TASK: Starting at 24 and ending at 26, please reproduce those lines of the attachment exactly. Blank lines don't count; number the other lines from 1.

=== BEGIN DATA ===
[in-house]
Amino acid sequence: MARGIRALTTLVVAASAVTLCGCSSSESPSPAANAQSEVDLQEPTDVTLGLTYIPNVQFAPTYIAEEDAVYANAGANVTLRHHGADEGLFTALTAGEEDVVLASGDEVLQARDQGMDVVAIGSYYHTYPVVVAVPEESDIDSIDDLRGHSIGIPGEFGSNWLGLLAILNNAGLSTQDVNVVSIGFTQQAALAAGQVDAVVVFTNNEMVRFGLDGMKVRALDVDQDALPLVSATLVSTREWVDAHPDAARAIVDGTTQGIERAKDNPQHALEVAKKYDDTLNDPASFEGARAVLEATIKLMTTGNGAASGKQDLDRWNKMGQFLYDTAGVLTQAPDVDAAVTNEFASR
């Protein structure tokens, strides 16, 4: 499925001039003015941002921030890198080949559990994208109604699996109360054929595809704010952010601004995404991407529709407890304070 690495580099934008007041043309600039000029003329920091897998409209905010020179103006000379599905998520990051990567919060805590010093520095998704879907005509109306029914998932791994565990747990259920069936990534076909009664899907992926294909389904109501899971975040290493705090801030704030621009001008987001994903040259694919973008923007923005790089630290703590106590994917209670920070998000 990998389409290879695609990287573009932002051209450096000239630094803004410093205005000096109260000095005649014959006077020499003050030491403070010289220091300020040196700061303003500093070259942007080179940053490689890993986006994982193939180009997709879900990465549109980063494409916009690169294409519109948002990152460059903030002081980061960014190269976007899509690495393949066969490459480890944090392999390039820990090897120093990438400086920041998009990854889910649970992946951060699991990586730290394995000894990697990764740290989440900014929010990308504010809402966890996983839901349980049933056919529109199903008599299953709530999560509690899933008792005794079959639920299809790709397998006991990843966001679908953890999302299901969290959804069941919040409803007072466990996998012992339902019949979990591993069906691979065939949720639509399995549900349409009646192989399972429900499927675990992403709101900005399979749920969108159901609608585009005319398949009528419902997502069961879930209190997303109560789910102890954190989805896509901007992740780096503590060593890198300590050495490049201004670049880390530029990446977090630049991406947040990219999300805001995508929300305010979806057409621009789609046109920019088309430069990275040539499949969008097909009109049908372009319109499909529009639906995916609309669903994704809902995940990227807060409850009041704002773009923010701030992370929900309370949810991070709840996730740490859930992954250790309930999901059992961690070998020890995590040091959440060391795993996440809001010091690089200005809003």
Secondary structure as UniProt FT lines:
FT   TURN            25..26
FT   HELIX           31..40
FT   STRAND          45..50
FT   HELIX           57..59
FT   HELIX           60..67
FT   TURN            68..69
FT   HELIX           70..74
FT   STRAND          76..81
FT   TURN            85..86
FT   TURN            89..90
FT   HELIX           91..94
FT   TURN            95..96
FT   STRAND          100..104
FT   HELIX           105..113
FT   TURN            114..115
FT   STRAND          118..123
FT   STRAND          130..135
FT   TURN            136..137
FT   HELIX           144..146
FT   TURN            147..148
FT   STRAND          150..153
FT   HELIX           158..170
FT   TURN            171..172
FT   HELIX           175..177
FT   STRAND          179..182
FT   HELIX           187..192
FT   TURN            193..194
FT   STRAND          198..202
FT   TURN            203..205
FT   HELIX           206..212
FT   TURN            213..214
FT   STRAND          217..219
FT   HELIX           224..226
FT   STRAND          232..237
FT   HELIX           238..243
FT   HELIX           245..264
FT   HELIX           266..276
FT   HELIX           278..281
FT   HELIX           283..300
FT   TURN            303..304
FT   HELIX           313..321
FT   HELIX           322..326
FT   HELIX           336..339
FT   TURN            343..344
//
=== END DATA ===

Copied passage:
FT   TURN            147..148
FT   STRAND          150..153
FT   HELIX           158..170